The message shared with community members at a training event Thursday hosted by SOS, Inc. was straight and to the point: Boys are trafficked, too.
The training was led by nationally-respected human trafficking expert, Russell Wilson.
Dena Russell, director of SOS CASA of the Flint Hills, said many efforts have been made throughout the state to combat human trafficking. The Attorney General’s office has facilitated trainings for social service professionals throughout the state to recognize human trafficking and provide supports for survivors. Though much progress has been made, there is still more to be done.
“One thing we have noticed is, boys are often left out of those conversations about human trafficking,” Russell said. “I think even when we think about human trafficking, we think about young girls in our mind’s eye. But we know boys are also trafficked. Anywhere from 25 to 50 percent of trafficking victims are male. We know, in Kansas, girls enter trafficking between the ages of 12 and 14, but we know boys are entering slightly younger than that.”
In an effort to bring attention to the trafficking of boys and provide community members with needed education, SOS, Inc. arranged for Wilson to come to Emporia to present. He not only presented to community partners on Thursday afternoon, he also spoke to more than 700 students at Emporia High School Thursday morning. Students from Emporia, Olpe, Hartford, Chase County and Hamilton high schools were in attendance.
Wilson’s message was clear, “Boys are trafficked, too.” He knows it to be true all too well, because he experienced trafficking at a young age. He was first trafficked by his mother at 7 years old — she sold him to pedophiles to pay the bills. After being removed from his mother’s care, he was placed in foster homes, where he was also sexually abused.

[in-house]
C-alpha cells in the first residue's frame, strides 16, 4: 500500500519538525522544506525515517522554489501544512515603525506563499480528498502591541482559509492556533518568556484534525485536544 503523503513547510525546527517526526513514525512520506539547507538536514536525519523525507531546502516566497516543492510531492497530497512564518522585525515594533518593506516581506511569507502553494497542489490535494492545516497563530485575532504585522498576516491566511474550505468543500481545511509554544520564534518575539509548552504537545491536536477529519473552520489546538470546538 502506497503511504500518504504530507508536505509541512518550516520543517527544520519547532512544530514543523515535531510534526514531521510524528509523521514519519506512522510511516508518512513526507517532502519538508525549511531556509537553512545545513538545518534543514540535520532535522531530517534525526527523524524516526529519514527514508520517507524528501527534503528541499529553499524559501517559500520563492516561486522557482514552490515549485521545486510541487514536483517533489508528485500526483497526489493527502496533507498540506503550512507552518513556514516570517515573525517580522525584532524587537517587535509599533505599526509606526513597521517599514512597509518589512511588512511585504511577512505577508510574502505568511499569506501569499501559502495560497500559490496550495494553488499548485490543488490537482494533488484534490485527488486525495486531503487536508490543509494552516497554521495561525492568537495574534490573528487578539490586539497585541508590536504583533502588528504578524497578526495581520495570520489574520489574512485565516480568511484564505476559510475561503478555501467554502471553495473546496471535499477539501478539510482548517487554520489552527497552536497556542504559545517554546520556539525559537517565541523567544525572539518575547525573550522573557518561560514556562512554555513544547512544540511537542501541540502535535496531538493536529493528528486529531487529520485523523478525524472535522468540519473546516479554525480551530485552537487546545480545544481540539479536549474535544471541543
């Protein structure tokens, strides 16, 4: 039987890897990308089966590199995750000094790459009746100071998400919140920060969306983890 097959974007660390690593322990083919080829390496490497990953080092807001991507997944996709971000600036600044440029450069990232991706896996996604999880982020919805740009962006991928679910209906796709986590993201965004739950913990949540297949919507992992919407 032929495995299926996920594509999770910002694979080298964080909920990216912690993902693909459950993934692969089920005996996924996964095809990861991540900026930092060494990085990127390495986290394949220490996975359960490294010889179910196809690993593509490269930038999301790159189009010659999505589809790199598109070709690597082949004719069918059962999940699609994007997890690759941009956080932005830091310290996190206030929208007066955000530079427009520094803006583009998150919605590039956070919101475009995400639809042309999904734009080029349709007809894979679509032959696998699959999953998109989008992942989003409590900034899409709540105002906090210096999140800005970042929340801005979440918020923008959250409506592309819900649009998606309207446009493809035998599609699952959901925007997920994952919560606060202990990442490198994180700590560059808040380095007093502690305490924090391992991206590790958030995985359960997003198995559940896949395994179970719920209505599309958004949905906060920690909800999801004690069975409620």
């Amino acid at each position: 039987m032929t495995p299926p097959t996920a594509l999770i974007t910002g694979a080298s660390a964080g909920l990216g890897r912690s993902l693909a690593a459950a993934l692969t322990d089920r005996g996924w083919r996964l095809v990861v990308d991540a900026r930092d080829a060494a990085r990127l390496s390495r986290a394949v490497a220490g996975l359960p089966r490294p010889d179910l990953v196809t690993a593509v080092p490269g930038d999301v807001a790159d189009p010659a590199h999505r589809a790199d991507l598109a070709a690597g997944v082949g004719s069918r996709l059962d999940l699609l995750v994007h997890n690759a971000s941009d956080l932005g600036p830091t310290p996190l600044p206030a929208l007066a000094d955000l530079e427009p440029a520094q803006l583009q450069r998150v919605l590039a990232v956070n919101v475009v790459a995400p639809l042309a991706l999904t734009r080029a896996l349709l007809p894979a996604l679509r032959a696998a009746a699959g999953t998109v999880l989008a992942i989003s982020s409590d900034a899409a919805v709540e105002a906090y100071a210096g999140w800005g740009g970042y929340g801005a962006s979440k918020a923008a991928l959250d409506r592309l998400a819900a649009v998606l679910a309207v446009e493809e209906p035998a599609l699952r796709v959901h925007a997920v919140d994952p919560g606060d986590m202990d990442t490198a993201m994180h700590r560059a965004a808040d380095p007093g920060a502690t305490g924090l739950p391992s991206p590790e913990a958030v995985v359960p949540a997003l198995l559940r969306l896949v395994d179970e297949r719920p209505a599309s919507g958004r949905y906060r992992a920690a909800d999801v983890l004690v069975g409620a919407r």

To escape the abuse in his foster home, he ran away, landing on the streets by the time he was 11. Within 15 minutes of being on the streets, he was approached by a trafficker and soon found himself engaging in sex acts as a means of survival. Access to food and housing was tied directly to sexual abuse at the hands of adults.
“I’ve experienced all different aspects of how people are trafficked,” Wilson said. “It is something I obviously have an intimate understanding of. But that is not what makes me an expert. All that does is make me an expert in my story. What makes me an expert is, I’ve also spent many years studying, working with organizations, helping develop programs and curriculum, working with law enforcement and several federal agencies on helping to develop programs at the federal level. I’ve done a lot of work on this issue, and I feel very proud to be considered an expert.”
There are many myths surrounding the trafficking of boys. Wilson quickly tackled some of those myths head on. He advised masculinity has nothing to do with trafficking; the most masculine of boys and men can find themselves in vulnerable situations which make them easy prey for traffickers. Another myth is that boys and men cannot be raped. He said this is false, and reinforced the idea by saying, “an erection is not consent.” Rather, it is a physical reaction young men often have little control over.